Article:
Metagonimoides oregonensis (heterophyidae: digenea) infection in pleurocerid snails and desmognathus quadramaculatus salamander larvae in southern Appalachian streams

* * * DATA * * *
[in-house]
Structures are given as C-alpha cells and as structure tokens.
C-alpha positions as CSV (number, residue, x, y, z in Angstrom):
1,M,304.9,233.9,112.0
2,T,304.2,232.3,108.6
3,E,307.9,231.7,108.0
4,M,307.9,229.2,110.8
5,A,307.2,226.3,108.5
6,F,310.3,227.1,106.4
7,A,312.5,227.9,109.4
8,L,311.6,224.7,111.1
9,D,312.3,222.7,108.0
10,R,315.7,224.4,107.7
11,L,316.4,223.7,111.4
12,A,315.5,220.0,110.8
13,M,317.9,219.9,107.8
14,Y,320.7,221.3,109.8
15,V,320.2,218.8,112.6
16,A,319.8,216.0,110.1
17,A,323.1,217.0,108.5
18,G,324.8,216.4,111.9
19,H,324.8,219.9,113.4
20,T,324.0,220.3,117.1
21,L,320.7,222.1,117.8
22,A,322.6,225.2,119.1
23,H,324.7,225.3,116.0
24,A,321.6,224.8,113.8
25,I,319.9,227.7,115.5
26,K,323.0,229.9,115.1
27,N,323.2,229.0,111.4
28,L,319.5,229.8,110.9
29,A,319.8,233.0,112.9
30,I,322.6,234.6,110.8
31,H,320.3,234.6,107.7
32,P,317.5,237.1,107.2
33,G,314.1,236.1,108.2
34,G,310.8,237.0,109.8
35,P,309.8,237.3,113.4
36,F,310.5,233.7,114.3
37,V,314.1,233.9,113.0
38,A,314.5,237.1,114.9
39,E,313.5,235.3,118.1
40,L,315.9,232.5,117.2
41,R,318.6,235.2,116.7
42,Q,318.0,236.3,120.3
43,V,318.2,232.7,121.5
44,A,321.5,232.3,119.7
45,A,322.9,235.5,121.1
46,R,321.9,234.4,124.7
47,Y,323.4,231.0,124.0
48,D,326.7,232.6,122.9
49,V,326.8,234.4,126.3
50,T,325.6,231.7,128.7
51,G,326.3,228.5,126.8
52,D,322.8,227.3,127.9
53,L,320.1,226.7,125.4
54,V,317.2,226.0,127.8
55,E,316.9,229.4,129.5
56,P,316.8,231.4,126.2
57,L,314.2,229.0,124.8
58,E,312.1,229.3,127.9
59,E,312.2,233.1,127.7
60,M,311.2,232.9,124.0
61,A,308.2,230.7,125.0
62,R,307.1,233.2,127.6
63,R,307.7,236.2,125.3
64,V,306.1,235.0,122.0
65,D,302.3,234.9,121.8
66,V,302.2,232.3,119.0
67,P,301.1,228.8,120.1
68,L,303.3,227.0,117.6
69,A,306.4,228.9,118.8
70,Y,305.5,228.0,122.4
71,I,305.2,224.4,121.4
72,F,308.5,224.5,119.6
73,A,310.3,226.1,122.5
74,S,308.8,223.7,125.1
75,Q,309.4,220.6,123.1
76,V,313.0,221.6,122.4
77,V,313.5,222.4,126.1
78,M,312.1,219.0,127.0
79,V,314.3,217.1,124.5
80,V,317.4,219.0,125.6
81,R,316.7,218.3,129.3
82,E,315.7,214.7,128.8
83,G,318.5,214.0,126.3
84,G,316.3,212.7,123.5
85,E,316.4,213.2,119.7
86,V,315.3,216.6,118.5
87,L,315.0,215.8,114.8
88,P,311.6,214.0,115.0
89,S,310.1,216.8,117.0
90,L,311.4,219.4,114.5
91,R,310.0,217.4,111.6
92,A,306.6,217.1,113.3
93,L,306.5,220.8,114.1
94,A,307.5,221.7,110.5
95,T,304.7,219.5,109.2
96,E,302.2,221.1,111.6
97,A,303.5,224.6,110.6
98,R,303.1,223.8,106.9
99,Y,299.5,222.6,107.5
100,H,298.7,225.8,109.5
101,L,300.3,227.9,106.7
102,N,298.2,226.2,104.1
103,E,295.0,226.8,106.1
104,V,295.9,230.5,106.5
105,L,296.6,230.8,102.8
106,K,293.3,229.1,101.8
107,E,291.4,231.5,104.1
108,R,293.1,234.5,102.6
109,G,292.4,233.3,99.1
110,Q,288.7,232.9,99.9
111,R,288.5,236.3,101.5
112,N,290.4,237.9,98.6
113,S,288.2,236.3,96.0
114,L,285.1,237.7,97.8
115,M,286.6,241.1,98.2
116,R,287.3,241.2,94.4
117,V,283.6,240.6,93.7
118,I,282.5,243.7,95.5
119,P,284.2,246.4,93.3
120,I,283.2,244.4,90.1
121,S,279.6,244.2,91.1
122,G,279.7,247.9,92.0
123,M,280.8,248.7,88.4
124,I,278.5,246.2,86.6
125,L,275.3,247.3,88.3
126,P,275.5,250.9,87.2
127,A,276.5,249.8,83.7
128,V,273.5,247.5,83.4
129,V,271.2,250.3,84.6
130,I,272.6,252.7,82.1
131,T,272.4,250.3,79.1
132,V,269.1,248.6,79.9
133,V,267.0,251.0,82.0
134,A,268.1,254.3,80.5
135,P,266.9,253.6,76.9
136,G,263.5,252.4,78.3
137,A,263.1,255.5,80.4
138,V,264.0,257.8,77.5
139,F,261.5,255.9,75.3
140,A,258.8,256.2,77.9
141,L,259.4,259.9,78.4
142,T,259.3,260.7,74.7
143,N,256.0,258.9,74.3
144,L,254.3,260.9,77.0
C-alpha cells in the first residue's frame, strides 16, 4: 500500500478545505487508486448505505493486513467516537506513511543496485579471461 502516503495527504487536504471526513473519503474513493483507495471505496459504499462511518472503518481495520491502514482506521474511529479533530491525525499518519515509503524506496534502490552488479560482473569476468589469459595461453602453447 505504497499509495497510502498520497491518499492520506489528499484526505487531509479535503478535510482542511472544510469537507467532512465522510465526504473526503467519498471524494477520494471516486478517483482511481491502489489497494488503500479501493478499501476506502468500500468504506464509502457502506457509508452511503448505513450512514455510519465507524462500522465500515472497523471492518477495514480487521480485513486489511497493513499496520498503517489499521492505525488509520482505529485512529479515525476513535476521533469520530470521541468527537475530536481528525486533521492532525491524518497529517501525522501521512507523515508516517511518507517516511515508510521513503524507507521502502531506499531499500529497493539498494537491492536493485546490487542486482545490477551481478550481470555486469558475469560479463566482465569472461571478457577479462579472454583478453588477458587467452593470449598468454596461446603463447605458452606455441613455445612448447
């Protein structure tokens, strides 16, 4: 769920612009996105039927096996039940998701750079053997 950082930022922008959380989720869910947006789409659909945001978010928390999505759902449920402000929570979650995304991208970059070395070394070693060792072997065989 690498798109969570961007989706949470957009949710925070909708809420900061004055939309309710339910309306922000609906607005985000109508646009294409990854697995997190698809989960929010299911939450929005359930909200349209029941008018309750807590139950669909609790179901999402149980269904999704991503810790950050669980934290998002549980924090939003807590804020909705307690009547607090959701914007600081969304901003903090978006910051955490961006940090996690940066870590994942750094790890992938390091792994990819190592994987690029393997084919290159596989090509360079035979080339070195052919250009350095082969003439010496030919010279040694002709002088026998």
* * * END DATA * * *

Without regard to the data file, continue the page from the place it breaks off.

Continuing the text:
Metagonimoides oregonensis (Heterophyidae) is a little-known digenetic trematode that uses raccoons and possibly mink as definitive hosts, and stream snails and amphibians as intermediate hosts. Some variation in the life cycle and adult morphology in western and eastern populations has been previously noted. In the southern Appalachians, Pleurocera snails and stream salamanders, e.g., Desmognathus spp., are used as intermediate hosts in the life cycle. We completed a series of studies in this system examining some aspects of larval trematode morphology and first and second intermediate host use. Molecular sequencing of the 28S rDNA of cercariae in our survey placed them clearly within the heterophyid family. However, light and scanning electron microscopy revealed both lateral and dorso-ventral finfolds on the cercariae in our region, whereas original descriptions of M. oregonensis cercariae from the west coast indicate only a dorso-ventral finfold, so further work on the systematics of this group may be warranted. A survey of first intermediate host, Pleurocera proxima, from 7 streams in the region identified only M. oregonensis, virgulate-type cercariae, and cotylomicrocercous-type cercariae in the streams, with M. oregonensis having the highest prevalence, and the only type present that use amphibians as second intermediate hosts. Based on clearing and staining of 6 Desmognathus quadramaculatus salamander larvae, we found that individual salamanders could have over 600 metacercariae, which form between muscle fibers throughout the body. Histological observations suggest that the metacercariae do not cause excessive tissue damage or inflammation, and likely persist through metamorphosis, thereby transmitting potentially large numbers of worms to definitive host raccoons foraging along streams.